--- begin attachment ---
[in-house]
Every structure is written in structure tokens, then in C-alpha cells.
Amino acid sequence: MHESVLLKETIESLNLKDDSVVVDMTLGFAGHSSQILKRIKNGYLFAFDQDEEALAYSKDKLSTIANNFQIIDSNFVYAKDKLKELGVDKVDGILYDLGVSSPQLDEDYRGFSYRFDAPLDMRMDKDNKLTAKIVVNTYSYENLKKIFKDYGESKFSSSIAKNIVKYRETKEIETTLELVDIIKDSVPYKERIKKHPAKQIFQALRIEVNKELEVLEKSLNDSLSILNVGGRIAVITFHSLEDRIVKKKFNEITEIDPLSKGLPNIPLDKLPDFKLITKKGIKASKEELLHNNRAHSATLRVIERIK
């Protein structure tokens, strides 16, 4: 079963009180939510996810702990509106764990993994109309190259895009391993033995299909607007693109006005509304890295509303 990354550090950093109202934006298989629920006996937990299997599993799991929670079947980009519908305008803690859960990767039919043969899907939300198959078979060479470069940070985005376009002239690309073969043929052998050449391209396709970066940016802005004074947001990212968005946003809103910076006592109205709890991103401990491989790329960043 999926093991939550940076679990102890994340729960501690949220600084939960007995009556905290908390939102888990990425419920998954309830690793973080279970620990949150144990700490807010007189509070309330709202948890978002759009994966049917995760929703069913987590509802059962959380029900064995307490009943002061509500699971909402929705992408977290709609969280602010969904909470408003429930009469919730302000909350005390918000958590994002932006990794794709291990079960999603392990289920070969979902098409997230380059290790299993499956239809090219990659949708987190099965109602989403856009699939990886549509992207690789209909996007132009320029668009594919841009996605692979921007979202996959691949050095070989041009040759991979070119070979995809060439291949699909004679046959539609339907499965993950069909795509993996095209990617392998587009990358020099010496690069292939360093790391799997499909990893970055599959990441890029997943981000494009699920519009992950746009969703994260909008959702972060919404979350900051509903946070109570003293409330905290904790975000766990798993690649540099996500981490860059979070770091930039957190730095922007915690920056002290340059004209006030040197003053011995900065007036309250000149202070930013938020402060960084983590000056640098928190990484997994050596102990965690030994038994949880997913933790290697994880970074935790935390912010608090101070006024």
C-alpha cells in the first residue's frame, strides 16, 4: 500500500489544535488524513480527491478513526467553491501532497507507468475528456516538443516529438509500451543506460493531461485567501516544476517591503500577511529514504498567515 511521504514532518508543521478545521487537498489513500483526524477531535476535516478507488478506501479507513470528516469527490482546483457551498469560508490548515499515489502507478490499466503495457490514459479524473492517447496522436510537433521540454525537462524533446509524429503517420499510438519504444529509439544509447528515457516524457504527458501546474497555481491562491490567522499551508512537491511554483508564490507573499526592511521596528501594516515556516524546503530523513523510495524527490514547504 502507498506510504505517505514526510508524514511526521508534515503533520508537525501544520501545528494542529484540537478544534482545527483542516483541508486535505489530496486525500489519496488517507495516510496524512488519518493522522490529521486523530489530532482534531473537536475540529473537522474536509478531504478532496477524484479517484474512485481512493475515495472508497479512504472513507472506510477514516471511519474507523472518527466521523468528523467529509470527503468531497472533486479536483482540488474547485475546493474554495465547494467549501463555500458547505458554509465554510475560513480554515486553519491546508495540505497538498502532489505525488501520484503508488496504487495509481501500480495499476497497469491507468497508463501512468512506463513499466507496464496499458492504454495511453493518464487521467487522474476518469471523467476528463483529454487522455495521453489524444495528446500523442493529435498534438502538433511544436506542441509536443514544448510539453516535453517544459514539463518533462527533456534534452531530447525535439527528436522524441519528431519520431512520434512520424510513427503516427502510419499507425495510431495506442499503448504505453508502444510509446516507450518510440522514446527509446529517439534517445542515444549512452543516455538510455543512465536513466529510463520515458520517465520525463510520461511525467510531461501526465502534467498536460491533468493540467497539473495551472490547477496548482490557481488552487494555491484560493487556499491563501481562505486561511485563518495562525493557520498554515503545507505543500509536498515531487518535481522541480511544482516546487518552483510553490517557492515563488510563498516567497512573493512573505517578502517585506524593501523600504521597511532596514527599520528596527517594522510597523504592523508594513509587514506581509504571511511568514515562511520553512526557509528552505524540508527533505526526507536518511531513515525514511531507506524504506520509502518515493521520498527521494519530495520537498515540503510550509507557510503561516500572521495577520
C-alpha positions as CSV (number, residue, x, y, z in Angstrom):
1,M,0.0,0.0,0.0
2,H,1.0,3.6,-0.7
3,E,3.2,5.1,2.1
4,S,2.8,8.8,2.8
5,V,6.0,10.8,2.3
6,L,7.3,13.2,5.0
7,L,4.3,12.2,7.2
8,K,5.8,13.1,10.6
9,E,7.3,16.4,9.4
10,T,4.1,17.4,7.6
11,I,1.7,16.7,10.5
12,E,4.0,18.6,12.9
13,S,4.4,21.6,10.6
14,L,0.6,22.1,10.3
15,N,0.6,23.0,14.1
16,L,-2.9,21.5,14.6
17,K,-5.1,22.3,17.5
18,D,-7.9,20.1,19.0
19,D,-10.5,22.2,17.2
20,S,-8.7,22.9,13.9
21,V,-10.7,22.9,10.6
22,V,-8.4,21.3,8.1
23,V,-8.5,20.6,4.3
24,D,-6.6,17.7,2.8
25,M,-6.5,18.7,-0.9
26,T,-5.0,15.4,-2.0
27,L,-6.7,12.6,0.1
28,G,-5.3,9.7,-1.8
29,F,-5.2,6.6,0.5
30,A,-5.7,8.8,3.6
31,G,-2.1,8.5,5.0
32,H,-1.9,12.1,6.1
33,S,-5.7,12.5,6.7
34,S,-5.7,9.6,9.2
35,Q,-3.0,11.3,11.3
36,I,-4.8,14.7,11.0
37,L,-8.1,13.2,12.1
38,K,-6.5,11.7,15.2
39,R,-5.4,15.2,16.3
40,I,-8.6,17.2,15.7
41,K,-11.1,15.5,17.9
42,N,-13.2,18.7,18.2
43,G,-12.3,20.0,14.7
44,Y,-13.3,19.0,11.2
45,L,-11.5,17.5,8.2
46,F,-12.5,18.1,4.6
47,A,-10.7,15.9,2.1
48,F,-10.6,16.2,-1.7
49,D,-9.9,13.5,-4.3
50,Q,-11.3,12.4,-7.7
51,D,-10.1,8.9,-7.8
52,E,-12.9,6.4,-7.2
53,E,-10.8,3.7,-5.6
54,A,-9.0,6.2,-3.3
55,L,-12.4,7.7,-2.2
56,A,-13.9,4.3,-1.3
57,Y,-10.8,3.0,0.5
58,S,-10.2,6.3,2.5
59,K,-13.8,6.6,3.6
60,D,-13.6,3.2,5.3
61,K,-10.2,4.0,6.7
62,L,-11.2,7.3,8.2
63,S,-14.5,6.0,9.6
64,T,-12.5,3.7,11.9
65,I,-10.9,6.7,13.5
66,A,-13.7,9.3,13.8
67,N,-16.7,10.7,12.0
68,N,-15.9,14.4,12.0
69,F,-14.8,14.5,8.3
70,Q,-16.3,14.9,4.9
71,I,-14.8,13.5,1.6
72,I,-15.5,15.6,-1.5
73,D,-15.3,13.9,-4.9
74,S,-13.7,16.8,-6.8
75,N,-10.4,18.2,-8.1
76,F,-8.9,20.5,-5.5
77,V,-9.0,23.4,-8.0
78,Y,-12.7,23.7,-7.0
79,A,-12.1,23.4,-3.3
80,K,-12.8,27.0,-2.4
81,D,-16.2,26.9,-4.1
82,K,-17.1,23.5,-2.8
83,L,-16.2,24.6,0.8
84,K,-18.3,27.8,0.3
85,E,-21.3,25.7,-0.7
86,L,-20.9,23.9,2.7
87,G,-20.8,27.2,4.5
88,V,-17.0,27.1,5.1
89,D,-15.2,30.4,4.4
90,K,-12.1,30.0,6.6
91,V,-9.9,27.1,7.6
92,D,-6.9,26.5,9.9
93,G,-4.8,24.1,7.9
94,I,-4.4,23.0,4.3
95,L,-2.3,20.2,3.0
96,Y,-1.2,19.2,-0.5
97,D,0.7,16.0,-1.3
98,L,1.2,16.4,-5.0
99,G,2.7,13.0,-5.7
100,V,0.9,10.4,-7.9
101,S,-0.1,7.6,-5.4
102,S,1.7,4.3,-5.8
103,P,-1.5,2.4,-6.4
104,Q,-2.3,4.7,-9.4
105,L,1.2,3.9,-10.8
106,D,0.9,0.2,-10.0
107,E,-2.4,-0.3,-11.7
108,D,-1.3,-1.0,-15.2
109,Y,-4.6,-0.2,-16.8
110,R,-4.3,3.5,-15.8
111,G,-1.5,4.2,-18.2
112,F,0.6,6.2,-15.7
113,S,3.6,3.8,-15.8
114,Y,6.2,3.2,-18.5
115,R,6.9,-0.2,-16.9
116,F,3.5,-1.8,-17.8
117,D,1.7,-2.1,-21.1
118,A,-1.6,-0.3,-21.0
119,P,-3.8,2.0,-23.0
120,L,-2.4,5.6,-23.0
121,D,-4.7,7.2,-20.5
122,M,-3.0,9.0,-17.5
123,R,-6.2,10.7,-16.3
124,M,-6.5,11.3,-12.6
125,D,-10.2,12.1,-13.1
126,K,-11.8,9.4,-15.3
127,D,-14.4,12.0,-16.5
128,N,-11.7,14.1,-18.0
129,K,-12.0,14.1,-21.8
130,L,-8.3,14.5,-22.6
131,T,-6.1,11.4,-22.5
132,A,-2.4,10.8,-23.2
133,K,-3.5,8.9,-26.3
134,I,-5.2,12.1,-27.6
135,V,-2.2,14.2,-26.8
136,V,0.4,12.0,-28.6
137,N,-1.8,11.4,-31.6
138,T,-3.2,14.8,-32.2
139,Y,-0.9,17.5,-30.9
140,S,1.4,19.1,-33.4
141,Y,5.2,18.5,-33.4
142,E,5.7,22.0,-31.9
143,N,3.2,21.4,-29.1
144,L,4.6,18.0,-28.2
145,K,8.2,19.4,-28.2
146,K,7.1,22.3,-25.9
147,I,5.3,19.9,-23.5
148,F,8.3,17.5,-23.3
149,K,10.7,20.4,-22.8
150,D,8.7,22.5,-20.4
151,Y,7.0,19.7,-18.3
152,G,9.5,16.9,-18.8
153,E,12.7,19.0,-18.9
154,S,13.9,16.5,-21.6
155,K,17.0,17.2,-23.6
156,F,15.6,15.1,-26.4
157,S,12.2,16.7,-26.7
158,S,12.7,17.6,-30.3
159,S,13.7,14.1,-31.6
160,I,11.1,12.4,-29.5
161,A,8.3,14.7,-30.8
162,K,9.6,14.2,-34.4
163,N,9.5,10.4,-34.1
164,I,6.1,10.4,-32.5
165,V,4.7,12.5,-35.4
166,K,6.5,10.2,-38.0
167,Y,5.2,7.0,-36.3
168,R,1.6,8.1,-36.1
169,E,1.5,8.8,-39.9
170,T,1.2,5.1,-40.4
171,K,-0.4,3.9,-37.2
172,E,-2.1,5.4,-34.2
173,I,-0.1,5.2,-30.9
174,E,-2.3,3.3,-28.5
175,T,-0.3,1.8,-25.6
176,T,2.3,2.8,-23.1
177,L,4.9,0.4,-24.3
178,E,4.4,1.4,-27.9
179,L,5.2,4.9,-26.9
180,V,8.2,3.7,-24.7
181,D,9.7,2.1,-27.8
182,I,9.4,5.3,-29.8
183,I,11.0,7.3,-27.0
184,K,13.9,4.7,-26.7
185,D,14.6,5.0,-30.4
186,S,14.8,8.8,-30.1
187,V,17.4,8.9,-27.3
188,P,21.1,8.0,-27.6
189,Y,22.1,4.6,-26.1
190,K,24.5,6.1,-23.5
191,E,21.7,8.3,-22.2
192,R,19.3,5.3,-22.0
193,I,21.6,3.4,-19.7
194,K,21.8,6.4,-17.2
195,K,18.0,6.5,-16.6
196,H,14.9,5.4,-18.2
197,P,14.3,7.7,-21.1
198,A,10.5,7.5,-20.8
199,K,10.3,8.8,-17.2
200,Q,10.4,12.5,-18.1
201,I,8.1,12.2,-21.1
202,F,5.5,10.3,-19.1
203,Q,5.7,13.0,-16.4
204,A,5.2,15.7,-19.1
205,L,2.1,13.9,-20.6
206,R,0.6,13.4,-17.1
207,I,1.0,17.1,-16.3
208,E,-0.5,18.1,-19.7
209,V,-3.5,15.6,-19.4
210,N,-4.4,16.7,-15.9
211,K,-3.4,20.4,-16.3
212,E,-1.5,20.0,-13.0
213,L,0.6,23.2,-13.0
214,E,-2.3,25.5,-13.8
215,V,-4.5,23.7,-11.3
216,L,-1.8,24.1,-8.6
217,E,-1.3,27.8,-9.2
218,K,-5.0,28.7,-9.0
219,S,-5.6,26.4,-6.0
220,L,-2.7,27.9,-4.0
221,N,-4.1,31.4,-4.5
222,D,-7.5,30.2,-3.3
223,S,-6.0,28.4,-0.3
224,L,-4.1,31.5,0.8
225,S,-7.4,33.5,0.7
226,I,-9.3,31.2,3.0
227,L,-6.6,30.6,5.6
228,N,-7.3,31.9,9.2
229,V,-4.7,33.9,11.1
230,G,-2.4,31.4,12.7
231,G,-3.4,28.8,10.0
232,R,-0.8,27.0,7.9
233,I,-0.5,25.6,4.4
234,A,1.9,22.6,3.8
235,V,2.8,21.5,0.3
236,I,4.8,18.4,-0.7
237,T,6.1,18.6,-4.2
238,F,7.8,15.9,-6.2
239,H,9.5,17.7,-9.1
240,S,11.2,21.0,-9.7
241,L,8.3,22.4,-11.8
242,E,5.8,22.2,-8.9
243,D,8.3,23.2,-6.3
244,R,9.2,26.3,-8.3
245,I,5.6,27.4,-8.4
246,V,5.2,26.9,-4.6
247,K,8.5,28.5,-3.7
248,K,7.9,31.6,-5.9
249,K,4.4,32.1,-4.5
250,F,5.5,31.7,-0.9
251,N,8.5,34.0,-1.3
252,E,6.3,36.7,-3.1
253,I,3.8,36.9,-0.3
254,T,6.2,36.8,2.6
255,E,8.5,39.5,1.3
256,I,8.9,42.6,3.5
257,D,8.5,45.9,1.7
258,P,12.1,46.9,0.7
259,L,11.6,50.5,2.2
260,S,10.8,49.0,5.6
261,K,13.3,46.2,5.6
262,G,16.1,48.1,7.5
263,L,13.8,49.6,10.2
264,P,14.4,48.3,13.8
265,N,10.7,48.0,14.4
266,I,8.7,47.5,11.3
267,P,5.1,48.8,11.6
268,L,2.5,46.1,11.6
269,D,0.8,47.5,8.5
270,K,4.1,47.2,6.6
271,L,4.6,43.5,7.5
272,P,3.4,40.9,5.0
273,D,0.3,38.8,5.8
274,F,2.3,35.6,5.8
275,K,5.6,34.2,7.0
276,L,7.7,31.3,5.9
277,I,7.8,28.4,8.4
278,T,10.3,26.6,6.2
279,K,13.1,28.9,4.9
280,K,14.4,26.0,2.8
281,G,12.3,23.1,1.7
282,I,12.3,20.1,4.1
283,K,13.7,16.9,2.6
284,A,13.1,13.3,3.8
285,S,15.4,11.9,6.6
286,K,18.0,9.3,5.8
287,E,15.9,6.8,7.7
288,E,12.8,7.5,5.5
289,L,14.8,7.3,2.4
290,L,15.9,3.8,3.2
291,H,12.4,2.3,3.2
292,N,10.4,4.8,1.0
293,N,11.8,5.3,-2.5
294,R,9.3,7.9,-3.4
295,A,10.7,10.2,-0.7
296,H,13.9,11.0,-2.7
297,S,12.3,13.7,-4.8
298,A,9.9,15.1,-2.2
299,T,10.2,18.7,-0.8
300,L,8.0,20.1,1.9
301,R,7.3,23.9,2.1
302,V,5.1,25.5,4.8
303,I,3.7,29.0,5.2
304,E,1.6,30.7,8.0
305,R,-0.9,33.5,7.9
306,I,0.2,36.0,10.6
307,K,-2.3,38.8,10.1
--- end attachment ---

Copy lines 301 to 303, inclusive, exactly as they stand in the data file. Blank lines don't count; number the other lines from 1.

295,A,10.7,10.2,-0.7
296,H,13.9,11.0,-2.7
297,S,12.3,13.7,-4.8